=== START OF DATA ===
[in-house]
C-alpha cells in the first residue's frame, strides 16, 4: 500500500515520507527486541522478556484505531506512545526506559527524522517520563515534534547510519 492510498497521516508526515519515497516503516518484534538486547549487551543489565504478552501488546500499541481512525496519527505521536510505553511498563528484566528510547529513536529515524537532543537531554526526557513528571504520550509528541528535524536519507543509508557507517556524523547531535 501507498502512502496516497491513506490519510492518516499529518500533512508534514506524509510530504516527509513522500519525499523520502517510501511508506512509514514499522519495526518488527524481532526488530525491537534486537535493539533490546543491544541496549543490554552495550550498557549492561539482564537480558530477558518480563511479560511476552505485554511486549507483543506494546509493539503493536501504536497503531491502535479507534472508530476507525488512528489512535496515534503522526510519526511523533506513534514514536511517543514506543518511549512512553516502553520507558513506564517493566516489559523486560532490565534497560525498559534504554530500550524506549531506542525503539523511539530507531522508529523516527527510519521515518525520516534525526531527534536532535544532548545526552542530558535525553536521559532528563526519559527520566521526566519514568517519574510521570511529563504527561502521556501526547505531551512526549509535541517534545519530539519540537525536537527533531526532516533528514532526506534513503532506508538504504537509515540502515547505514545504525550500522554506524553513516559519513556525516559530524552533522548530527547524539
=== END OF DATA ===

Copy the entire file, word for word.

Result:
[in-house]
C-alpha cells in the first residue's frame, strides 16, 4: 500500500515520507527486541522478556484505531506512545526506559527524522517520563515534534547510519 492510498497521516508526515519515497516503516518484534538486547549487551543489565504478552501488546500499541481512525496519527505521536510505553511498563528484566528510547529513536529515524537532543537531554526526557513528571504520550509528541528535524536519507543509508557507517556524523547531535 501507498502512502496516497491513506490519510492518516499529518500533512508534514506524509510530504516527509513522500519525499523520502517510501511508506512509514514499522519495526518488527524481532526488530525491537534486537535493539533490546543491544541496549543490554552495550550498557549492561539482564537480558530477558518480563511479560511476552505485554511486549507483543506494546509493539503493536501504536497503531491502535479507534472508530476507525488512528489512535496515534503522526510519526511523533506513534514514536511517543514506543518511549512512553516502553520507558513506564517493566516489559523486560532490565534497560525498559534504554530500550524506549531506542525503539523511539530507531522508529523516527527510519521515518525520516534525526531527534536532535544532548545526552542530558535525553536521559532528563526519559527520566521526566519514568517519574510521570511529563504527561502521556501526547505531551512526549509535541517534545519530539519540537525536537527533531526532516533528514532526506534513503532506508538504504537509515540502515547505514545504525550500522554506524553513516559519513556525516559530524552533522548530527547524539